As the Denver school board prepares to discuss its policy banning police from schools, some students, educators, and advocacy groups are pushing back on a proposal to roll back the ban.
“There is no such thing as a good person with a gun, the same way there is no such thing as a good cop with a badge,” Veneno Quezada-Montoya, a sophomore at Denver’s North High School, told school board members at a public comment session Monday.
“Because behind that badge is centuries and centuries of oppression.”
On Thursday the board is set to discuss — and possibly revise — a policy that says the superintendent shall “not staff district schools with school resource officers or the consistent presence of security armed with guns or any other law enforcement personnel.”
The board adopted the policy, known officially as executive limitation 10.10, in 2021 after voting in 2020 to remove police known as school resource officers from schools.
Thirteen high school campuses have had police officers for the past month and a half. Those campuses will continue to have officers, known as SROs, until the last day of school on June 2.
Superintendent Alex Marrero has proposed that for next school year and beyond, each school would be able to decide whether or not to have a police officer on campus. But Marrero’s proposal would require the school board to reverse its ban.
Movimiento Poder, an advocacy group that campaigned for decades against police in schools, is pushing Denver Public Schools to keep the ban. In a report released Wednesday, Movimiento Poder, which was formerly called Padres & Jóvenes Unidos, called the ban “the most significant advance in racial equity within the city’s education system in decades.”
“The elimination of SROs has already been clearly and hugely beneficial to thousands of students and families,” the report says, “yet the superintendent’s proposal would send the district backwards, reviving the racism of its recent past in which school policing caused profound harm to students, families, and communities of color.”
Denver students were ticketed or arrested 4,929 times in the six school years from 2014 to 2020, according to the report, which attributes those statistics to the Colorado Department of Criminal Justice. The report says the vast majority — 87% — of those tickets and arrests affected students of color, who make up about 75% of all DPS students.
In the two full school years since SROs were removed from Denver schools, students have been ticketed or arrested just 175 times, which is a 90% reduction, the report says. One of those school years was partly remote due to the COVID pandemic.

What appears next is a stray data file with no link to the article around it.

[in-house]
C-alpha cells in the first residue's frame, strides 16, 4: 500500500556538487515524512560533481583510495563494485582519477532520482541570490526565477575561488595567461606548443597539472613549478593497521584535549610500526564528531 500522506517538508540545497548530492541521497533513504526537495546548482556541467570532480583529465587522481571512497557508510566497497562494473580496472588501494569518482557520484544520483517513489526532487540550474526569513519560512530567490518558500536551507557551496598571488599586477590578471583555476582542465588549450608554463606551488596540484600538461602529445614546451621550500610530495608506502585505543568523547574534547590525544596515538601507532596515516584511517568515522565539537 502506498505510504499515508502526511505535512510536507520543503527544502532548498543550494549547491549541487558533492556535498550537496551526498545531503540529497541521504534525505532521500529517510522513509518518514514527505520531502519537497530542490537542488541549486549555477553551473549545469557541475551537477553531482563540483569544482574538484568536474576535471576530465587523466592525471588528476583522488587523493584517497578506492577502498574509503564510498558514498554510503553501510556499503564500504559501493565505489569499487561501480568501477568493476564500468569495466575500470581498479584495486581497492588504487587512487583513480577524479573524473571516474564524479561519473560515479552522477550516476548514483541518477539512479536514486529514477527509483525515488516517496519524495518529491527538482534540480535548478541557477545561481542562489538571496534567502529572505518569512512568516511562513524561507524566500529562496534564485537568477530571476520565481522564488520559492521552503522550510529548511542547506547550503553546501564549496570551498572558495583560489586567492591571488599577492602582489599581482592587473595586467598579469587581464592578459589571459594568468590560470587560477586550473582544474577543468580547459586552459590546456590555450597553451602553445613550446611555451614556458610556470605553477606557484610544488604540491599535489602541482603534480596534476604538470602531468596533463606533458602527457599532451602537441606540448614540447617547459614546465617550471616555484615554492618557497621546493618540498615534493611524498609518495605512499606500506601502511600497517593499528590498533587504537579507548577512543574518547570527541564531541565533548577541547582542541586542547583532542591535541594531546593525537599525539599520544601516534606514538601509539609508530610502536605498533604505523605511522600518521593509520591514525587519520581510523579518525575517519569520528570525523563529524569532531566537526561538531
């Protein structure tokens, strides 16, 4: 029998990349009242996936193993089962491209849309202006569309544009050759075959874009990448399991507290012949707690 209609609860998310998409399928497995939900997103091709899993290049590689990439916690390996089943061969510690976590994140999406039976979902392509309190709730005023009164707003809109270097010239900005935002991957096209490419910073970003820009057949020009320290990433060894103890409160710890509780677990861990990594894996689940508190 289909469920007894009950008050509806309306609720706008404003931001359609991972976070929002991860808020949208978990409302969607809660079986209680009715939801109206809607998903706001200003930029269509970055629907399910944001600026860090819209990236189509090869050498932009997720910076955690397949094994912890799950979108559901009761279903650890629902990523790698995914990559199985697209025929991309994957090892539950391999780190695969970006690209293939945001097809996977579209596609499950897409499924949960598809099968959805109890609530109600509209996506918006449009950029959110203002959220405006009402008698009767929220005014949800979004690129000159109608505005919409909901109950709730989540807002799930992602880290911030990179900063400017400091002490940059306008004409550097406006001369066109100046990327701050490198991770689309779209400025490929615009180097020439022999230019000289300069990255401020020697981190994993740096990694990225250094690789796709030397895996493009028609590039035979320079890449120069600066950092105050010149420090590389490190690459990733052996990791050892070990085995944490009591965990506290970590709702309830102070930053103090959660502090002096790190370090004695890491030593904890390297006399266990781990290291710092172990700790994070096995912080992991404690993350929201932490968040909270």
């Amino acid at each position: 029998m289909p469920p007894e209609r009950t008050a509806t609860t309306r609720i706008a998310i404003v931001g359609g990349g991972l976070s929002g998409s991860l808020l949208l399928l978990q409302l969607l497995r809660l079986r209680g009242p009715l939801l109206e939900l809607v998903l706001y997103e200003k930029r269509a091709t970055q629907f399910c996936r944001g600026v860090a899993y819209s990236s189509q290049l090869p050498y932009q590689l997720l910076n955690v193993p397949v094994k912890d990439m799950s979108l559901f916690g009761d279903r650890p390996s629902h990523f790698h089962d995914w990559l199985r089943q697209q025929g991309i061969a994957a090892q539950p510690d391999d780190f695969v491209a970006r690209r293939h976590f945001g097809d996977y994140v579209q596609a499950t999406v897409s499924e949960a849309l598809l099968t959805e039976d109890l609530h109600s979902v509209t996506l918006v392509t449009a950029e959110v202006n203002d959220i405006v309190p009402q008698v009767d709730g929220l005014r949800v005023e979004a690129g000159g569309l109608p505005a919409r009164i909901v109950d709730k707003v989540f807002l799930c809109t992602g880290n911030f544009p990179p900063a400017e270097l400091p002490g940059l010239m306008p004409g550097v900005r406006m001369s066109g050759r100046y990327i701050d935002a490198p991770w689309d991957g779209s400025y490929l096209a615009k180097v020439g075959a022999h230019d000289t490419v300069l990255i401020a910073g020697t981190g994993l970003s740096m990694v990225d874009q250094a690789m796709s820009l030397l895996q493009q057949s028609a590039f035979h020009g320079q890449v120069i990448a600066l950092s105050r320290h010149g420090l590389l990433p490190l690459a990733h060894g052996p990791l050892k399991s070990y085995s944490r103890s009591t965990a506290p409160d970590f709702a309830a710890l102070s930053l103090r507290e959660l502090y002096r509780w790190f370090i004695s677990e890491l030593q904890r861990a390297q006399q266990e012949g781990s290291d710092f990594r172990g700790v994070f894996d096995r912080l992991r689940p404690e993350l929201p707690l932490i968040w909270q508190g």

When Chalkbeat asked Marrero about similar statistics back in January, he said he was proud of the reduction in the number of students involved with law enforcement. But just hours after the East shooting, in which a student shot and injured two deans, Marrero pledged to return police to schools, a move he acknowledged violated school board policy.
“I can no longer stand on the sidelines,” he wrote in a letter to school board members, who eventually endorsed the move by temporarily suspending the policy.
A survey of students, families, and staff conducted by DPS last month found that none of the three groups ranked SROs as the top solution to the problem of school violence. Only a third of DPS staff, 41% of students, and 48% of parents who responded to the survey said SROs would help. White parents were overrepresented among the respondents.
At Monday’s public comment session, several students and parents spoke against permanently reintroducing police in schools. Skye O’Toole, a student who serves on the superintendent’s student cabinet, urged the board to keep the ban.
“These policies are heavily reactionary and will do next to nothing to ensure we are truly safe in our hallways,” O’Toole said. “Every time I think about this issue I just can’t get over the fact that hiring school resource officers is effectively hiring staff with a license to kill our students.”
As part of her leadership role on the student cabinet, O’Toole said she’d spoken to hundreds of students across the district. “One of the most resounding strains I’ve heard is that we don’t want schools to be militarized,” O’Toole said. “We want to be students, not prisoners.”
Melanie Asmar is a senior reporter for Chalkbeat Colorado, covering Denver Public Schools. Contact Melanie at firstname.lastname@example.org.